Lo Duca ejected after tirade
Catcher tossed after arguing strike call with home-plate umpire
NEW YORK -- Paul Lo Duca's aggressive sixth-inning outburst, disputing home-plate umpire Marvin Hudson's strike call on an 0-1 pitch during Saturday night's game against the A's, earned the catcher his first ejection of the season.
After Hudson's call, Lo Duca immediately turned to the umpire to heatedly dispute the decision. His argumentative behavior got him ejected and summoned manager Willie Randolph from the dugout in an attempt to get between his player and the umpire.
"I swear I didn't cuss [Hudson] one time," Lo Duca said after the Mets' 1-0 win over the A's. "I started it, but he came after me, too."
Even Randolph's physical barrier, however, could not subdue Lo Duca. Hudson said that Lo Duca was arguing about the pitch, which the catcher believed was too far inside to be deemed a strike. The umpire reviewed the tape after the game, and said he agreed with his original call.
"It was all of it," Hudson said of the reason behind Lo Duca's ejection. "It was the pointing, and him continuing to start, and the way he was doing it."
Lo Duca responded to the ejection by throwing his bat, helmet and batting gloves onto the field as he walked to the dugout. When he got there, he sent his shinpads sailing over the rail as well. The catcher tried to add his chest pad to the pile, but it hit the water cooler and didn't quite make it.
"It's always fun to see Lo Duca do his thing out there," third baseman David Wright said. "I'm not saying everyone should do that, but he plays with emotion -- I like that."
The ejection could have thrown a wrench in the works for the Mets, but it may have been a blessing in disguise, as it allowed backup catcher Ramon Castro to move into the lineup. Castro hit a leadoff double in the ninth inning, putting him in scoring position for Wright's double two at-bats later. Castro crossed the plate on the hit, ending the Mets' second game against Oakland with a 1-0 win and their first series victory in the month of June.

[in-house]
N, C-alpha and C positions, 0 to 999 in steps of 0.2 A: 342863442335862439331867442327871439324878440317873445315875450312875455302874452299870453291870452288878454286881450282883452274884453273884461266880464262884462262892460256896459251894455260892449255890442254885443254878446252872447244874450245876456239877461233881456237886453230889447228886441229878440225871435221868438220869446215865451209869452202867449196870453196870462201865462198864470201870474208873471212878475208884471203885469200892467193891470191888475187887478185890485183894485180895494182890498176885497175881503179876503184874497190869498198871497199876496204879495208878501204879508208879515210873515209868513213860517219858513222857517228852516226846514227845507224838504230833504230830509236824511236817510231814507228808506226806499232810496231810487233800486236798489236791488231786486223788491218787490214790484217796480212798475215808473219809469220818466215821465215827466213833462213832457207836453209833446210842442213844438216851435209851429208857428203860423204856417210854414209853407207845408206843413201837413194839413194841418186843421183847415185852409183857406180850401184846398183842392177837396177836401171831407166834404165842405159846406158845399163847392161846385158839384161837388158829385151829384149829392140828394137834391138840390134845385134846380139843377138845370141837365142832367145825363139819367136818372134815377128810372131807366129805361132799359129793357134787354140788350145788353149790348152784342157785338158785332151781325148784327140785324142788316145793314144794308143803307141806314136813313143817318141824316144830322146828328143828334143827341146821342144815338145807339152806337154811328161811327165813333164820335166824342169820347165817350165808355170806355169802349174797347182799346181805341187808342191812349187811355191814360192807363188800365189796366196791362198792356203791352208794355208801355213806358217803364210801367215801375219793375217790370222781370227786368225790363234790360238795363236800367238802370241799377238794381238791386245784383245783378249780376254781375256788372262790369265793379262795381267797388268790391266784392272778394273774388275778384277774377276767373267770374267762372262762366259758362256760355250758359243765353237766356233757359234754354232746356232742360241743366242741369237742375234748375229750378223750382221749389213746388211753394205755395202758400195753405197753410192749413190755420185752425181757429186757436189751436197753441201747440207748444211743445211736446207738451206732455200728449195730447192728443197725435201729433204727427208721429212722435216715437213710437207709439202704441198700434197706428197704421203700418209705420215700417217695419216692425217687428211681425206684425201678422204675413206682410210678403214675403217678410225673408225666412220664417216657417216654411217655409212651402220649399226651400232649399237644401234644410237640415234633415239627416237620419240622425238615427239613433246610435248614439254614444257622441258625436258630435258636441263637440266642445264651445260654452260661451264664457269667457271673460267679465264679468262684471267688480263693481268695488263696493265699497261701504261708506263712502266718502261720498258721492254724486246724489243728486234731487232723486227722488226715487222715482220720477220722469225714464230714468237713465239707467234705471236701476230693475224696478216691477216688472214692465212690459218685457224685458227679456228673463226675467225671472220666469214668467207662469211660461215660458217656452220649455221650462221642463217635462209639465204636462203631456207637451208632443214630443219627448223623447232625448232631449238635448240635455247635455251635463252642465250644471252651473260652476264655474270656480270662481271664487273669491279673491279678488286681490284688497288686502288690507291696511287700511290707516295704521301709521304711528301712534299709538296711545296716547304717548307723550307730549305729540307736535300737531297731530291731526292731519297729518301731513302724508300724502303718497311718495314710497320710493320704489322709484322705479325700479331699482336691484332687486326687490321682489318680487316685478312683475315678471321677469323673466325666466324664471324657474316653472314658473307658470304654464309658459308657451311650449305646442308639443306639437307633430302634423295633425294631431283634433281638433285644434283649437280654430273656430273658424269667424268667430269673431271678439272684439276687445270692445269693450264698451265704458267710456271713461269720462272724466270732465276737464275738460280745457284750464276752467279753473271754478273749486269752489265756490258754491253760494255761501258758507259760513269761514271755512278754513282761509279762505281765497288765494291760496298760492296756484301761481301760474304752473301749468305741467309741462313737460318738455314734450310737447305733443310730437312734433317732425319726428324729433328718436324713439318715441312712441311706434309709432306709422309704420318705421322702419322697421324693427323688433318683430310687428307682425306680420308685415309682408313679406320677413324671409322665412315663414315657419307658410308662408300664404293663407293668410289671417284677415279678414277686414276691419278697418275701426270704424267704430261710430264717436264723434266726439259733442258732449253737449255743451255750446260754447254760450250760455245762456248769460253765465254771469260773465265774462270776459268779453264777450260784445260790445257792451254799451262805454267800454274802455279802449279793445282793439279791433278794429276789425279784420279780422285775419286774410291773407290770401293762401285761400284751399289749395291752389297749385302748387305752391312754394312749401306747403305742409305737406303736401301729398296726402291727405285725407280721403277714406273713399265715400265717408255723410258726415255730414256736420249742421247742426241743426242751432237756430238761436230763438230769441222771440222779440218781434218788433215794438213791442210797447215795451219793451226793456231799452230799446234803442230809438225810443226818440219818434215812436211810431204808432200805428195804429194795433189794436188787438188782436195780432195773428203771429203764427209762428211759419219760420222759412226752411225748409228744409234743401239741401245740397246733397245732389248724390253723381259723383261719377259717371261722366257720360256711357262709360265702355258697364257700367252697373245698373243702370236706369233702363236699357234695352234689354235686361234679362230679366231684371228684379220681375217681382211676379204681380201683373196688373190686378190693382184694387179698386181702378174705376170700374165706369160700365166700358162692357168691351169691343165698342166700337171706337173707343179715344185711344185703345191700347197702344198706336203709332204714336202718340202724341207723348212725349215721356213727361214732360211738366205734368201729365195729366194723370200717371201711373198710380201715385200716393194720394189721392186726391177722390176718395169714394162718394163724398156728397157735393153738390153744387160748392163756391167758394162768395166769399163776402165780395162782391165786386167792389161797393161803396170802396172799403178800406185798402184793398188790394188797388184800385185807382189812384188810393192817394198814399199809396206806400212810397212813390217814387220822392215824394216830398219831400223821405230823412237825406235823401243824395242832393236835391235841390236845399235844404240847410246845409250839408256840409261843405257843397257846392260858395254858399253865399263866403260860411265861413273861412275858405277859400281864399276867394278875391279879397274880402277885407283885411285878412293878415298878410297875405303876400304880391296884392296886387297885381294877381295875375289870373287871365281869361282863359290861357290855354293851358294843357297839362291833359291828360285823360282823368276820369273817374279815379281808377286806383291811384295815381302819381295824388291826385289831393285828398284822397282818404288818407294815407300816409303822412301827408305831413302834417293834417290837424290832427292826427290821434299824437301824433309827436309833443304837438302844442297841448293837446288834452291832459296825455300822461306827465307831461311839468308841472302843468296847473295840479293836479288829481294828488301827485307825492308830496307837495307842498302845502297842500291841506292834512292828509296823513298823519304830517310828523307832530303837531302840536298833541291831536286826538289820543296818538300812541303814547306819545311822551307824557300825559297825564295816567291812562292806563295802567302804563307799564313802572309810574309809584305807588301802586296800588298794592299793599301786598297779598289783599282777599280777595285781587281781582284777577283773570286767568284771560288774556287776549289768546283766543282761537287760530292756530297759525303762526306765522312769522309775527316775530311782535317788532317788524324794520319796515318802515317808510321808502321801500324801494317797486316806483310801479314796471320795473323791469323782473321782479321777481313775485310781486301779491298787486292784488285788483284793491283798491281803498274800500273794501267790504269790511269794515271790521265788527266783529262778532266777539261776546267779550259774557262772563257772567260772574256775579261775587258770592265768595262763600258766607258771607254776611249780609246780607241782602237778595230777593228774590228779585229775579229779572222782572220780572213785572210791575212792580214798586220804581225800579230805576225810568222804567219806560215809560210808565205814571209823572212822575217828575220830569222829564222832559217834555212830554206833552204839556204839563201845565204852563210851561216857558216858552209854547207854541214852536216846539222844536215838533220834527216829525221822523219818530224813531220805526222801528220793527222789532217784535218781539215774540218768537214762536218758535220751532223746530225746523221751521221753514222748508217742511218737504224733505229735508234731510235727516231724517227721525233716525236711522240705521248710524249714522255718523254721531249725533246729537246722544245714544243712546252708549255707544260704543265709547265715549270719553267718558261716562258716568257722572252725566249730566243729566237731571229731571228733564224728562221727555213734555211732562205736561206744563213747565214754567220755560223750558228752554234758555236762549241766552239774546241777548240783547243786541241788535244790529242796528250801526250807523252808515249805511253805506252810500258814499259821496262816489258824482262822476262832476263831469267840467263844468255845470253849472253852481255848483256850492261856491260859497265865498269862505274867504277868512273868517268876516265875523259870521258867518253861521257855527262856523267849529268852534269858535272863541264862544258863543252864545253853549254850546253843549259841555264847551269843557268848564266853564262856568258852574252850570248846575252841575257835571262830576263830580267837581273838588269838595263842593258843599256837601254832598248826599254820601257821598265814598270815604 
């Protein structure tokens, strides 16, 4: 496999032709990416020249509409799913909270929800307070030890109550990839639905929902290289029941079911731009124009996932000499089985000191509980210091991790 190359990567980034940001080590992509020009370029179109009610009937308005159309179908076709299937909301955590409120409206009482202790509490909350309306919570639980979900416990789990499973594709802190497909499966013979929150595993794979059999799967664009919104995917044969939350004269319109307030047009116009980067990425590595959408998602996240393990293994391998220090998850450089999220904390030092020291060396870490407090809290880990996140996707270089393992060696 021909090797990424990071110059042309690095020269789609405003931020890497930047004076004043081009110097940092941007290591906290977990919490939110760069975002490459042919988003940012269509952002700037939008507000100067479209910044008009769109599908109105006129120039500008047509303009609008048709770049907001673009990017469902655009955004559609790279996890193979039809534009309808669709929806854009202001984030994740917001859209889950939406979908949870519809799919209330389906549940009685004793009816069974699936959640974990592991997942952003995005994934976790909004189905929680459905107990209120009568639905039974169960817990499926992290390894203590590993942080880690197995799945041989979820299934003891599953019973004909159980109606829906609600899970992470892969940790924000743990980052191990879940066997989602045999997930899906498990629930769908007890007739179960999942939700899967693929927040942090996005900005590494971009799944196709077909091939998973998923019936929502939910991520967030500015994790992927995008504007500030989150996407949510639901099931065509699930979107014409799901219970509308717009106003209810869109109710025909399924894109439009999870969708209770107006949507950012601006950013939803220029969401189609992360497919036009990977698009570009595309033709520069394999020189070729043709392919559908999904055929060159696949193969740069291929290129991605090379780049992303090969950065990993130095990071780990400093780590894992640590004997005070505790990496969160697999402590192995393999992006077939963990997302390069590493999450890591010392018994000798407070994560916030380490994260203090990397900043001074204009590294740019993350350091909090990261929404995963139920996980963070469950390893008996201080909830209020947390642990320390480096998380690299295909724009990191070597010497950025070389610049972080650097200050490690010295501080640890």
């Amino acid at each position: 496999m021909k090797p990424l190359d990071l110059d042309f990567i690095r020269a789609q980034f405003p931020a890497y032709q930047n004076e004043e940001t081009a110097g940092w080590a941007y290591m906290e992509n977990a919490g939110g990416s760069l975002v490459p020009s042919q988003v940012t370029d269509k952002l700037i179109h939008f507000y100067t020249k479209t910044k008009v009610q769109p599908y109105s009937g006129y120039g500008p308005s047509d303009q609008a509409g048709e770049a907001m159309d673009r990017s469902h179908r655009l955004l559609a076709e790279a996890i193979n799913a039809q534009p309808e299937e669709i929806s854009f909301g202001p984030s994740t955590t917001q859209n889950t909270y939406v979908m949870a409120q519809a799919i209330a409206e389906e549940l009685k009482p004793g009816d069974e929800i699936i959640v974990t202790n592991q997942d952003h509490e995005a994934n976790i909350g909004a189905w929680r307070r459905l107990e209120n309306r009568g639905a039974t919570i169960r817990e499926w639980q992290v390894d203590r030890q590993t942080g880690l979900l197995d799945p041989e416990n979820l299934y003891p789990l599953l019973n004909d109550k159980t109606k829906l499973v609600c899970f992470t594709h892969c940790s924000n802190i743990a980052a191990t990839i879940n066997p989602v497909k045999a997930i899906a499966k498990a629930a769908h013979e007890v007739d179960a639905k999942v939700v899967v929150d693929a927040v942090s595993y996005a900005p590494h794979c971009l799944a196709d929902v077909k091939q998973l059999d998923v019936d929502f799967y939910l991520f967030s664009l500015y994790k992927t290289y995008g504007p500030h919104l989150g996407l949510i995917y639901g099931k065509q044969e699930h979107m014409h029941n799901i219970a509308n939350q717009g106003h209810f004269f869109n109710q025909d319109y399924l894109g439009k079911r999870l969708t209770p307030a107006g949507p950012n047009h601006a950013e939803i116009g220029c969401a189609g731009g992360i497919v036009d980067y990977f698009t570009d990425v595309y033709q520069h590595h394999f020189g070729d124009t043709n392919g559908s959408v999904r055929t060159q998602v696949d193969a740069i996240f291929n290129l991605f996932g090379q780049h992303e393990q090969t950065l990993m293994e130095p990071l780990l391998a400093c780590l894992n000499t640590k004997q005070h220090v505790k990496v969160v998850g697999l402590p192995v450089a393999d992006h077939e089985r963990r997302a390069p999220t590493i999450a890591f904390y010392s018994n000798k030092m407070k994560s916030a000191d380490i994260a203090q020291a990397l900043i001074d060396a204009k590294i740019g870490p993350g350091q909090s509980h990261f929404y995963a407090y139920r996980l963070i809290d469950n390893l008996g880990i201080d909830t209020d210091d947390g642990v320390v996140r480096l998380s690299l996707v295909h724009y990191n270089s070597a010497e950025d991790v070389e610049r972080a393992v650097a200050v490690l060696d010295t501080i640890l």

"It was a very key spot for us," Lo Duca said. "It was a big spot for me, too. I wanted to be the guy."
Though the game ended on a high note, Randolph did not say he was pleased with Lo Duca's behavior. And although he takes full responsibility for his outburst, Lo Duca does not regret his actions.
"It'll probably happen again," he said. "I have a good Italian temper. I just hope my daughter doesn't get it."
The possibility of a suspension is dependent on decisions from the Commissioner's office. Hudson has no part in the decision, and only reports to the office through a routine questionnaire form. Lo Duca's behavior, the umpire said, was not the worst he has experienced.
"What he's done is very offensive and everything," Hudson said, "but we see a lot of stuff."
When it comes to the threat of suspension, though, Lo Duca doesn't seem to be worried.
"For what?" he said.
Lauren Kobylarz is an associate reporter for MLB.com. This story was not subject to the approval of Major League Baseball or its clubs.